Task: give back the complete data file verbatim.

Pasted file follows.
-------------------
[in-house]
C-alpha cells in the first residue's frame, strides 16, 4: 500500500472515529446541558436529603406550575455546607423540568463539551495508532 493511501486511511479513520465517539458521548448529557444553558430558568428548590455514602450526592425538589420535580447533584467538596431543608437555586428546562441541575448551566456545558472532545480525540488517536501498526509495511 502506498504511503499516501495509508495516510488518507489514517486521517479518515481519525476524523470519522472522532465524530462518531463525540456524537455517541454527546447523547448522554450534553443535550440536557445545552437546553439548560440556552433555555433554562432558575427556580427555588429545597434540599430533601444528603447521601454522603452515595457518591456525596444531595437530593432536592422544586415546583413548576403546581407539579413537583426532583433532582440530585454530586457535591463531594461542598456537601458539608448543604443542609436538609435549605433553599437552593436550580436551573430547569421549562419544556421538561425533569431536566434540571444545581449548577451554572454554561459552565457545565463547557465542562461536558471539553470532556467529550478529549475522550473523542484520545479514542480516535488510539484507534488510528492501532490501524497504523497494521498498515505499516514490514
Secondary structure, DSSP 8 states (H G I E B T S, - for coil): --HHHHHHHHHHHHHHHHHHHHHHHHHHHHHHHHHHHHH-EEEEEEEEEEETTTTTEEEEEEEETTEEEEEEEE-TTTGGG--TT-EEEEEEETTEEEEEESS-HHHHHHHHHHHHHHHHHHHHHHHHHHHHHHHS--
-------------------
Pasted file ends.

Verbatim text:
[in-house]
C-alpha cells in the first residue's frame, strides 16, 4: 500500500472515529446541558436529603406550575455546607423540568463539551495508532 493511501486511511479513520465517539458521548448529557444553558430558568428548590455514602450526592425538589420535580447533584467538596431543608437555586428546562441541575448551566456545558472532545480525540488517536501498526509495511 502506498504511503499516501495509508495516510488518507489514517486521517479518515481519525476524523470519522472522532465524530462518531463525540456524537455517541454527546447523547448522554450534553443535550440536557445545552437546553439548560440556552433555555433554562432558575427556580427555588429545597434540599430533601444528603447521601454522603452515595457518591456525596444531595437530593432536592422544586415546583413548576403546581407539579413537583426532583433532582440530585454530586457535591463531594461542598456537601458539608448543604443542609436538609435549605433553599437552593436550580436551573430547569421549562419544556421538561425533569431536566434540571444545581449548577451554572454554561459552565457545565463547557465542562461536558471539553470532556467529550478529549475522550473523542484520545479514542480516535488510539484507534488510528492501532490501524497504523497494521498498515505499516514490514
Secondary structure, DSSP 8 states (H G I E B T S, - for coil): --HHHHHHHHHHHHHHHHHHHHHHHHHHHHHHHHHHHHH-EEEEEEEEEEETTTTTEEEEEEEETTEEEEEEEE-TTTGGG--TT-EEEEEEETTEEEEEESS-HHHHHHHHHHHHHHHHHHHHHHHHHHHHHHHS--